I have always been a dreamer. I love a good goal setting session, a vision board, or just a few hours alone with my thoughts to spin myself an entirely new or improved life. Usually, that includes my professional future. I’ve been accepted to law school, applied to countless master’s programs, and currently receive no less than five emails a month regarding various educational opportunities I once thought might be the next step for me. Typically, I stay within the realm of possibilities—I’m terrible at math and science, and I’m squeamish at the sight of blood, but otherwise—all bets are off. I love to learn, and I love to stretch myself.
For a long time, I let it bother me that I didn’t have a true calling. I’ve had plenty of friends who knew EXACTLY what they were supposed to be doing with their life from a very early age, or at least from the beginning of college. Even my husband is in a trade and has been doing some version of that trade for more than half my life. I would think of these people and feel discouraged. I just knew that I looked like a flakey girl who didn’t have her stuff together. Yes, I like marketing, but is it my passion? Do I feel called to do it forever? Do I know that a marketing job is the last job I’ll ever have? No, nope, and I hope not. I have a long list of things I’m passionate about or enjoy—things I wouldn’t mind doing to earn a living. Agriculture, food, marketing, social media, and non-profits all make the list. But, if I’m honest–if I had to choose one and be happy—I couldn’t. Then I got pregnant with my first son…
While I was pregnant, I figured I would go back to work after my maternity leave ended. Maybe I’d reduce my hours a bit or work from home a little more often, but I planned on going back. Then my baby boy arrived, and I realized via panic attacks and anxiety that I did not want to go back. Not at all. Being his mom was the one thing I felt truly sure about in the world. I took on parenting the same way I took on the potential of a new degree or career. I researched. I love parenting books and devoured them on topics like sleep training, food, and how parenting and school are done in other countries. Sometimes, I find that the particular research or theory isn’t for us (sorry, baby led weaning). Sometimes, I try them, and they are wildly successful (The Happy Sleeper). At first, I kept an eye open for a new job. I perused Indeed and listened to podcasts about networking or starting your own business. I even went so far as to apply and have phone interviews. However, I was nursing full-time and worried about the long commute and time away from my baby. I also was realistic about the fact that my degree is in English Literature and most of the work I’ve done is with non-profits. If you didn’t read between the lines there it means I don’t make a ton of $$$. Was hiring childcare that would eat up most, if not all, of my paycheck be the right way to go?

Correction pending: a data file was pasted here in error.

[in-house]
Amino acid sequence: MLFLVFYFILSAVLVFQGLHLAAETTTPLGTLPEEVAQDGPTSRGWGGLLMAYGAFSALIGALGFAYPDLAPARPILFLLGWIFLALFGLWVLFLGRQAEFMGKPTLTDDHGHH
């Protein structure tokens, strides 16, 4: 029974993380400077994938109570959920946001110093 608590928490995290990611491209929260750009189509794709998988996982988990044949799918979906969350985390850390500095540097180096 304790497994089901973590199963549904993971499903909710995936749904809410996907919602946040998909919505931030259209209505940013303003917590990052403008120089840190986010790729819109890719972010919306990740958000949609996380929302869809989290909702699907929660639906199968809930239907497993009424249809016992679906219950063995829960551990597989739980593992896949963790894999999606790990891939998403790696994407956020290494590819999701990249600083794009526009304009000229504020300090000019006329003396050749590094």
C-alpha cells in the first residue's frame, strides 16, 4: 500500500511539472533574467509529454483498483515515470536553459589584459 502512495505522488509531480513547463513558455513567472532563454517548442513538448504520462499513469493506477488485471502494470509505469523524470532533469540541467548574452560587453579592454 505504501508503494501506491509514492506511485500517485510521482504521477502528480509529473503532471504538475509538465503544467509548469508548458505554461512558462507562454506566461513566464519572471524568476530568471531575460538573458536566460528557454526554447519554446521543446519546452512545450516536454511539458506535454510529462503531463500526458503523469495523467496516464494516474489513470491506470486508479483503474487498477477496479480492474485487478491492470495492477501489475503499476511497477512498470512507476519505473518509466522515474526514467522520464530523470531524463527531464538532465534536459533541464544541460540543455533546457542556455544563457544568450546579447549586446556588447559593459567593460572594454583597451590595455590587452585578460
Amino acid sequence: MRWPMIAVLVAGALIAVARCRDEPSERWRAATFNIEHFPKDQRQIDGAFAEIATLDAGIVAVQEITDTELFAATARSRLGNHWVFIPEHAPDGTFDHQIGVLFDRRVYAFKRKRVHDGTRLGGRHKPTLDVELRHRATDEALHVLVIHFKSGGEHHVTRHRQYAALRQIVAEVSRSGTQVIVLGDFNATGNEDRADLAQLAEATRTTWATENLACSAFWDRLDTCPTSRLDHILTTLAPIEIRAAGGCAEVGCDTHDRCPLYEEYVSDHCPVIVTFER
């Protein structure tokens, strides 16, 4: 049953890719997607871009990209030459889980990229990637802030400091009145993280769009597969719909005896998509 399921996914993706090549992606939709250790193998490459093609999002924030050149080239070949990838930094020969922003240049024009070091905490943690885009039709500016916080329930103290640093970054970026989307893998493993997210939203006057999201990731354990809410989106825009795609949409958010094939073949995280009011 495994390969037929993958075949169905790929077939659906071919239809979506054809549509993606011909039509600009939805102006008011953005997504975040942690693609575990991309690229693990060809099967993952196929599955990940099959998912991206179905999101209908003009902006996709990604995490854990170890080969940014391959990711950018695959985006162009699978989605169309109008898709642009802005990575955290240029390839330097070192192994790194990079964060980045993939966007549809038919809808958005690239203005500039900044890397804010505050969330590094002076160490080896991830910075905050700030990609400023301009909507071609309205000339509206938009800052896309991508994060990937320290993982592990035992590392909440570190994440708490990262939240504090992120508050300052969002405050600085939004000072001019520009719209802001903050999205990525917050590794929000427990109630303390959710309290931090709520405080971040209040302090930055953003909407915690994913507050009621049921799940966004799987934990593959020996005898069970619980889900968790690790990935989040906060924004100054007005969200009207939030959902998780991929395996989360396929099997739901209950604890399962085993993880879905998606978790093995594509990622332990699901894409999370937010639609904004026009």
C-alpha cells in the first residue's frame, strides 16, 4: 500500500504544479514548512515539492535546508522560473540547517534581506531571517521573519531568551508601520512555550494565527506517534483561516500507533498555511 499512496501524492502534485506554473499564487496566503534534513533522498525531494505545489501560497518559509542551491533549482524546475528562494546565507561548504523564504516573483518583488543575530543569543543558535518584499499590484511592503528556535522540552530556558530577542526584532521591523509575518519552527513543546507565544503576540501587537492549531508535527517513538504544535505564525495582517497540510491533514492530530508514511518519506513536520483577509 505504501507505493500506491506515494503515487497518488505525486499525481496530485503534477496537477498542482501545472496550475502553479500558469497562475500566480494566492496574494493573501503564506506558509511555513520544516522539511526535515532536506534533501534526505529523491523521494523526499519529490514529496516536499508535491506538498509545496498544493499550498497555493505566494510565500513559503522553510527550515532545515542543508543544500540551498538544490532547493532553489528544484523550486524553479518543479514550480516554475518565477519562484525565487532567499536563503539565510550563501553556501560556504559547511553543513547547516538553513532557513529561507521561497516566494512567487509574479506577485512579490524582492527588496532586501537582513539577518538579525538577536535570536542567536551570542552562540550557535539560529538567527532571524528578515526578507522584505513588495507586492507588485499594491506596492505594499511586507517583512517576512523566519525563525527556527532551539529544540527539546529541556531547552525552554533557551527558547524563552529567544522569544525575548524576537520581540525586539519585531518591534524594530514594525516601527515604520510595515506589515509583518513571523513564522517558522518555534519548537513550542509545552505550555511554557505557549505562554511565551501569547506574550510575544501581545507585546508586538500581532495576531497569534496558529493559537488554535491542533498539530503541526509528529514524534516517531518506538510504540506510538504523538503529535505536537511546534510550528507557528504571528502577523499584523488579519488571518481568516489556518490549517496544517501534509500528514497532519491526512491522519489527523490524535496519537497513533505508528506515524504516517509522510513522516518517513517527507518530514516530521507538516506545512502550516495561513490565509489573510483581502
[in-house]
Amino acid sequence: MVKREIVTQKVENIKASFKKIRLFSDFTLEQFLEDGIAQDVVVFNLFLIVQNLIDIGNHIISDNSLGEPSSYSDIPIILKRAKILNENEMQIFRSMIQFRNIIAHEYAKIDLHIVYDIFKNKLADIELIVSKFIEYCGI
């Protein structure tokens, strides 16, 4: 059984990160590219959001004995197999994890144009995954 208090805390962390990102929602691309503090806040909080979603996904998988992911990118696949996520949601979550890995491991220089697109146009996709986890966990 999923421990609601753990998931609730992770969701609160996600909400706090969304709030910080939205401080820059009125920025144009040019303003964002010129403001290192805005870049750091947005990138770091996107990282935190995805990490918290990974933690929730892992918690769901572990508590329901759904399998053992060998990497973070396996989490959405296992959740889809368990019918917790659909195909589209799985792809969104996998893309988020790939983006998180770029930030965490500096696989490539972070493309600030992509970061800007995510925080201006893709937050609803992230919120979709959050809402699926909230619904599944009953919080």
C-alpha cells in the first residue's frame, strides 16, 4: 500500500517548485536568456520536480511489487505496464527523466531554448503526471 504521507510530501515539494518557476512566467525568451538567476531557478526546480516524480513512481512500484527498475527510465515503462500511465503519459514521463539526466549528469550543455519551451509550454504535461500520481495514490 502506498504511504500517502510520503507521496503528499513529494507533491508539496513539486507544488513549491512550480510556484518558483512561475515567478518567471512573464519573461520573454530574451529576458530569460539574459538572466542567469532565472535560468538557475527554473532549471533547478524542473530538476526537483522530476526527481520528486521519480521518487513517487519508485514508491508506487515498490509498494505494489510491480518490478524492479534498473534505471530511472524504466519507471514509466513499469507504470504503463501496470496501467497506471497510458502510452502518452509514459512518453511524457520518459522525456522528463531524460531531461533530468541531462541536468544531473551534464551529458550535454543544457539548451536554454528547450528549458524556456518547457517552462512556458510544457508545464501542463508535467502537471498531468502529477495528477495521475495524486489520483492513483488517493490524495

As a family, we decided I would stay at home. We found out I was expecting baby number two in August and that decision just seemed to make more and more sense for us. Does that mean I will never work outside the home again? I hope not. I’ll be honest—at 7 months pregnant I still check out Indeed, but a lot less than I used to and always with a focus on work-from-home and part-time gigs. I don’t know if this baby will be our last. I don’t know when I’ll go back to work. I do know that the work that I’m doing now is the most important work of my life. Most days, it leaves me utterly exhausted, but blissfully content. So, is this what a “calling” feels like?